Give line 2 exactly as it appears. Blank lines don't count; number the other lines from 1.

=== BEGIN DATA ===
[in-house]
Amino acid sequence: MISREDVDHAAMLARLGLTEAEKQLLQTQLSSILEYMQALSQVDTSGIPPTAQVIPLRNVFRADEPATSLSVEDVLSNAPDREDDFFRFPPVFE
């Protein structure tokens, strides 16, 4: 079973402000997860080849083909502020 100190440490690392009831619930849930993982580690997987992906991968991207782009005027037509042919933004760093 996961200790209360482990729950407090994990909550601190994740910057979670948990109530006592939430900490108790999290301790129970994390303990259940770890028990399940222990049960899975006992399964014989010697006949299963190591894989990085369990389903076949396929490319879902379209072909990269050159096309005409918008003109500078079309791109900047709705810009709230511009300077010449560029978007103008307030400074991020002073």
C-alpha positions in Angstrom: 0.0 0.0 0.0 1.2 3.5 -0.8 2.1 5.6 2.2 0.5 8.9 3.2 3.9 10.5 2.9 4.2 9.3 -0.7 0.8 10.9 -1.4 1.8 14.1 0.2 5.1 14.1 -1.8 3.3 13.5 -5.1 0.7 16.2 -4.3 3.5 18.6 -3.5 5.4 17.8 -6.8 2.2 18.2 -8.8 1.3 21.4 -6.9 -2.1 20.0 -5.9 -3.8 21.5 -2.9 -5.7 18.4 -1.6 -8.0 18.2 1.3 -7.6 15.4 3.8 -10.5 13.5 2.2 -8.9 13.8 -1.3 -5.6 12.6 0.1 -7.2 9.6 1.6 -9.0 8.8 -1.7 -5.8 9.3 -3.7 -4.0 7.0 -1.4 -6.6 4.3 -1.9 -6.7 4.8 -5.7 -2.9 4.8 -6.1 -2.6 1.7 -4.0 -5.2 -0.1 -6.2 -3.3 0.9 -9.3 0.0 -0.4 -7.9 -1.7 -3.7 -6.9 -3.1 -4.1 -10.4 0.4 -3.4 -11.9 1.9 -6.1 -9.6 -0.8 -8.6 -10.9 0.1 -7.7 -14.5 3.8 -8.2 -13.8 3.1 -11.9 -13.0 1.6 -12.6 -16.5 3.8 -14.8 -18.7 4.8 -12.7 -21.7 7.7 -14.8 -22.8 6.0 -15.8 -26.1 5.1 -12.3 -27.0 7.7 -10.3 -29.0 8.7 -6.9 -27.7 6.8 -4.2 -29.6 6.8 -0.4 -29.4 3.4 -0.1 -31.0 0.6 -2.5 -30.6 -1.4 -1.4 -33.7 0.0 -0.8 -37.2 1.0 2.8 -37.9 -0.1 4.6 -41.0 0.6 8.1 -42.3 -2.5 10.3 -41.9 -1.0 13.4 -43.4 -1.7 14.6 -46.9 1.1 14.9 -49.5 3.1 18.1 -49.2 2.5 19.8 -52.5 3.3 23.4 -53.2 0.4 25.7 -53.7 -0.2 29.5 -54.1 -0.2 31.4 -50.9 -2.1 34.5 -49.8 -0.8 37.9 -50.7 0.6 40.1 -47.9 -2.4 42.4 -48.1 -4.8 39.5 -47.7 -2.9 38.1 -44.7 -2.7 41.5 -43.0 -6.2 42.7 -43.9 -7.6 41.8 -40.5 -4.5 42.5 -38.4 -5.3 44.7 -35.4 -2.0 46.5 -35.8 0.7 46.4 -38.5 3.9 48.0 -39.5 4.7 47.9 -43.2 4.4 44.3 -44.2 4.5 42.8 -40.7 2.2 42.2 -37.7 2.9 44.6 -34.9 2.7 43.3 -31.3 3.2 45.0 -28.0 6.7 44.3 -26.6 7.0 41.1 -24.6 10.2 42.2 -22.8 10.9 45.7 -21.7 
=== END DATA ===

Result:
Amino acid sequence: MISREDVDHAAMLARLGLTEAEKQLLQTQLSSILEYMQALSQVDTSGIPPTAQVIPLRNVFRADEPATSLSVEDVLSNAPDREDDFFRFPPVFE